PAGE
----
Activity within the mesolimbic dopamine system is associated with the performance of naturally motivated behaviors, one of which is aggression. In male rats, aggressive behavior induces neurochemical changes within the nucleus accumbens, a key structure within the mesolimbic dopamine system. Corresponding studies have not been done in females. Female Syrian hamsters live as isolates and when not sexually responsive are aggressive toward either male or female intruders, making them an excellent model for studying aggression in females. We took advantage of this naturally expressed behavior to examine the effects of repeated aggressive experience on the morphology of medium spiny neurons in the nucleus accumbens and caudate nucleus, utilizing a DiOlistic labeling approach. We found that repeated aggressive experience significantly increased spine density within the nucleus accumbens core, with no significant changes in any other brain region examined. At the same time, significant changes in spine morphology were observed in all brain regions following repeated aggressive experience. These data are significant in that they demonstrate that repeated exposure to behaviors that form part of an animal's life history will alter neuronal structure in a way that may shift neurobiological responses to impact future social interactions.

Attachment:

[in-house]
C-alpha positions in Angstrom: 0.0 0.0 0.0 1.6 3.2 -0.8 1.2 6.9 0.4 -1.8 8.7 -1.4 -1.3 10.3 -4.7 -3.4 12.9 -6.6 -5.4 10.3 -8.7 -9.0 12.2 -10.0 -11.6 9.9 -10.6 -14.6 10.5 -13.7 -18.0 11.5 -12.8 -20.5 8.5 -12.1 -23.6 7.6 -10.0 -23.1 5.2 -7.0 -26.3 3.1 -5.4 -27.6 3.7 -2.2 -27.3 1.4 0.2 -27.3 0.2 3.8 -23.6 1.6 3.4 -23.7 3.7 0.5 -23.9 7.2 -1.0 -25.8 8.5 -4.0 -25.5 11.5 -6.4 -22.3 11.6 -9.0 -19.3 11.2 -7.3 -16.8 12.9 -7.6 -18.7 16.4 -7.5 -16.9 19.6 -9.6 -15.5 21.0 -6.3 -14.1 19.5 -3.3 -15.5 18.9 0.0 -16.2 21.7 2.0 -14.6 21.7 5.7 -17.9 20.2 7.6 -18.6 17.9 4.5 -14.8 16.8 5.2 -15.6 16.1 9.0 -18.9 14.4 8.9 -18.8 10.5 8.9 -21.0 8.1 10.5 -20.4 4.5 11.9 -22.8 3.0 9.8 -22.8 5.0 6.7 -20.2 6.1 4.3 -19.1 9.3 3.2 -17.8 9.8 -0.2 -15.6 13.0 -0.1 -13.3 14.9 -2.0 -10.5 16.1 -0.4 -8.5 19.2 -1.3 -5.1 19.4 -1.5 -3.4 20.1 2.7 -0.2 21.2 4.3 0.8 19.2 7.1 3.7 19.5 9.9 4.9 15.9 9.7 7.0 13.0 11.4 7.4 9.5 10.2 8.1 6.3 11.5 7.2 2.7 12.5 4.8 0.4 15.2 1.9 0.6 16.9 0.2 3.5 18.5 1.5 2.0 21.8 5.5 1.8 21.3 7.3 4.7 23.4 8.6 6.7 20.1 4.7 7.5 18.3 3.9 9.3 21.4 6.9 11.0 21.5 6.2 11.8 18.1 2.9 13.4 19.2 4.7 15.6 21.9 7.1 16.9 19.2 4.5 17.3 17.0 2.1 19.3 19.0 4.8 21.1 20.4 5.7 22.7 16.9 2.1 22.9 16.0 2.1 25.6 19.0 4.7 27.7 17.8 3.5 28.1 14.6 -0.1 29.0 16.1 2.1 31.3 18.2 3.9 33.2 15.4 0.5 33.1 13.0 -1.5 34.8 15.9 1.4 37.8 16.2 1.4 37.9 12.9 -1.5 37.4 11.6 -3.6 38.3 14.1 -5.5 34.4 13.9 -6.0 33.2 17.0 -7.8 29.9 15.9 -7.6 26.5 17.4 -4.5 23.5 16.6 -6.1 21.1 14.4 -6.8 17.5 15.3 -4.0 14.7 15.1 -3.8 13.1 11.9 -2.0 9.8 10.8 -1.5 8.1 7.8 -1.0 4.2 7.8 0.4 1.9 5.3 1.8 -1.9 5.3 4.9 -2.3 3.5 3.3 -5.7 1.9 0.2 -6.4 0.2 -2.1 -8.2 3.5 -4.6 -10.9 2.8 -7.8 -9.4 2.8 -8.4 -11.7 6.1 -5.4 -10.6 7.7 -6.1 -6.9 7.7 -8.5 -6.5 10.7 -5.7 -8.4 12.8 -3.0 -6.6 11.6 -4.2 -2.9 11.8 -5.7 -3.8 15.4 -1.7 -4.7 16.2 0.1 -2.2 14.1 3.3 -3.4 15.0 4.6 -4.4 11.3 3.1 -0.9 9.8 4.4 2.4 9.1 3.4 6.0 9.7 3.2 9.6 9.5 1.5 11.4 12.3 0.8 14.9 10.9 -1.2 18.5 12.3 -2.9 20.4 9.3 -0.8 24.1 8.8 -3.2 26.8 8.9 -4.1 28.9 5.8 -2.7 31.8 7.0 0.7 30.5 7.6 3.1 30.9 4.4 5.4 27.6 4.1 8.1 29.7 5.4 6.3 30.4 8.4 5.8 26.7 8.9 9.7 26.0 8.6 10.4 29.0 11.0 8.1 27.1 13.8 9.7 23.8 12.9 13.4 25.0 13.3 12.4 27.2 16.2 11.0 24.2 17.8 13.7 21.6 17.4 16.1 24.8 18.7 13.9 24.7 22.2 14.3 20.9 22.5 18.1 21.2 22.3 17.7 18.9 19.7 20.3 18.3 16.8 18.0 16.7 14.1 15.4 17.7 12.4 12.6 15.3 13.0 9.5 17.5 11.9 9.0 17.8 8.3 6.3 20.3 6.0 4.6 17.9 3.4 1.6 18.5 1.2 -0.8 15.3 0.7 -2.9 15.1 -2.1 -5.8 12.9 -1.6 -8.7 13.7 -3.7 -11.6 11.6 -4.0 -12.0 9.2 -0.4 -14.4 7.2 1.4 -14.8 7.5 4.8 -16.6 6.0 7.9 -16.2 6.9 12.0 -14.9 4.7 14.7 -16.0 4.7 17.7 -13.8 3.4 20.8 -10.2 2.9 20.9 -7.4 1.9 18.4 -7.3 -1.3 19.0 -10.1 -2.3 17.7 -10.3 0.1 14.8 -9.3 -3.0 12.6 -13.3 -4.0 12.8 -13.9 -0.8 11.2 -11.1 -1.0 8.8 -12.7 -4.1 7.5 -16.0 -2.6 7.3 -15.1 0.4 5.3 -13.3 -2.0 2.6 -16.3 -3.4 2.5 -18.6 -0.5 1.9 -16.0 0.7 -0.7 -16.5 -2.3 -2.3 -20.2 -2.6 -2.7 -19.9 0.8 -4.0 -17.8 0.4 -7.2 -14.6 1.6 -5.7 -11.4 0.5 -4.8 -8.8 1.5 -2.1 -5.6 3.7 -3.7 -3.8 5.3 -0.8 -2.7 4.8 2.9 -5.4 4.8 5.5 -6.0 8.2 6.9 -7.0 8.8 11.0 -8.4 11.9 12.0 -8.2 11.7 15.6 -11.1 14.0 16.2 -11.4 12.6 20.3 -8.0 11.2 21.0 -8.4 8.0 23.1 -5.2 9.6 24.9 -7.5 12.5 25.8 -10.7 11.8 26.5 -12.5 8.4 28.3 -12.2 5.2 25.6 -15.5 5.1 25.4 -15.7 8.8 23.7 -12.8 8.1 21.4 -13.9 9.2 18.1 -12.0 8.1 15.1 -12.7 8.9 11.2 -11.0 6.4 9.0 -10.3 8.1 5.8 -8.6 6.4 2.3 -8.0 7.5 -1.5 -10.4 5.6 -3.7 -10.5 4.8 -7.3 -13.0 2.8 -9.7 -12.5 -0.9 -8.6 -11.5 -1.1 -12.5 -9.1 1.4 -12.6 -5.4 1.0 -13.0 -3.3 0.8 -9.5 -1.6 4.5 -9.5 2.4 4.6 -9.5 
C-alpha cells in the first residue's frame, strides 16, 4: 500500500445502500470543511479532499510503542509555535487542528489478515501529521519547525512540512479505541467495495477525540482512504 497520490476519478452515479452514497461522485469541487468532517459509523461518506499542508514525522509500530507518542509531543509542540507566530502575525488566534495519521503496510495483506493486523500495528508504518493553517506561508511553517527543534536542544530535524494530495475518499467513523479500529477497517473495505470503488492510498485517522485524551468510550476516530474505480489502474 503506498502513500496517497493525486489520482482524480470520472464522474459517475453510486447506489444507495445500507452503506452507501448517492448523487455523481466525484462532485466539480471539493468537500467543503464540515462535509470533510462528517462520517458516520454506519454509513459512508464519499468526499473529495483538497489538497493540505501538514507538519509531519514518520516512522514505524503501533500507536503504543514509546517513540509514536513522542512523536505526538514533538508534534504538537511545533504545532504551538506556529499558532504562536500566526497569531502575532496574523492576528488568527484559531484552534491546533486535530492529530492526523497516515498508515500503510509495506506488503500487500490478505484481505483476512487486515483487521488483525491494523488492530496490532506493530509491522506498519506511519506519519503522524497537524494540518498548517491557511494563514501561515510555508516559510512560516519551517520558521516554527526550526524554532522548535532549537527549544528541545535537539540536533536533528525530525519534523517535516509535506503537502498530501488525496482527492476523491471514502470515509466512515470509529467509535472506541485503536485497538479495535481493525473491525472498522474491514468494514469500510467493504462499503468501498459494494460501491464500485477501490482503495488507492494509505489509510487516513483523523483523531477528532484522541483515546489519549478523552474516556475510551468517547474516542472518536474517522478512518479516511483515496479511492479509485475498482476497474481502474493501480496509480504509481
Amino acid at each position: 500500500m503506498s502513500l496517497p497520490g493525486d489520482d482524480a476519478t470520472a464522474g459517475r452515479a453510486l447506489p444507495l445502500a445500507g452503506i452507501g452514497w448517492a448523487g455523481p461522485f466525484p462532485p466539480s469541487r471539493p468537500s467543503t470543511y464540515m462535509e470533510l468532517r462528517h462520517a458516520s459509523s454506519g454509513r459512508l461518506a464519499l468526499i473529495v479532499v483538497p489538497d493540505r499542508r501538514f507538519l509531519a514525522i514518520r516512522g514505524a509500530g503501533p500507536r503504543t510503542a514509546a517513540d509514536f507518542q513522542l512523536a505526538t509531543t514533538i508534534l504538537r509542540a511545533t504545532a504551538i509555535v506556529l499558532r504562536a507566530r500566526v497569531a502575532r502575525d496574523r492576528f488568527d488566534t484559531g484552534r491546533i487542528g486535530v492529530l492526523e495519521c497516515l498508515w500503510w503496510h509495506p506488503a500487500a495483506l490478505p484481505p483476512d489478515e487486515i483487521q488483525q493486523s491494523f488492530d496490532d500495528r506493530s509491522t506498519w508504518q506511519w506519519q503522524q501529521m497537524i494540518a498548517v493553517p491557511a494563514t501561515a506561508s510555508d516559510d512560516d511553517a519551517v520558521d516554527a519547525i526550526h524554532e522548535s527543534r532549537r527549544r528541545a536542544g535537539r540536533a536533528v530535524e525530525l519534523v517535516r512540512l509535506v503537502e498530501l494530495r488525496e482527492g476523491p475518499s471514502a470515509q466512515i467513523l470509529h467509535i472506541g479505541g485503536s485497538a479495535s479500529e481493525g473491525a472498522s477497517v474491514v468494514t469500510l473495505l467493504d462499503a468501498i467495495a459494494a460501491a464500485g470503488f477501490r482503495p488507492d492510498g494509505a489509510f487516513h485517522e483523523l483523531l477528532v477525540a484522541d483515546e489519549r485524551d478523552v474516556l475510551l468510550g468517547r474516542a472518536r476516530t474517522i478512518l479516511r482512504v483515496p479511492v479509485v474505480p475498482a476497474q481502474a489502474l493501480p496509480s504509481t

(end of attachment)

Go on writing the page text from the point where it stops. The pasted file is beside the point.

|Original language||English (US)|
|Number of pages||7|
|State||Published - Dec 27 2012|
Bibliographical noteFunding Information:
This work was supported by National Institutes of Health Grant DA013680 to R.L.M and training grant T32DA07234 (Virginia Seybold, PI). We appreciate Emily Bromley’s help in scoring the aggressive behavior videos.
- Dendritic morphology
- Nucleus accumbens
- Social behavior
- Spine density
- Spine morphology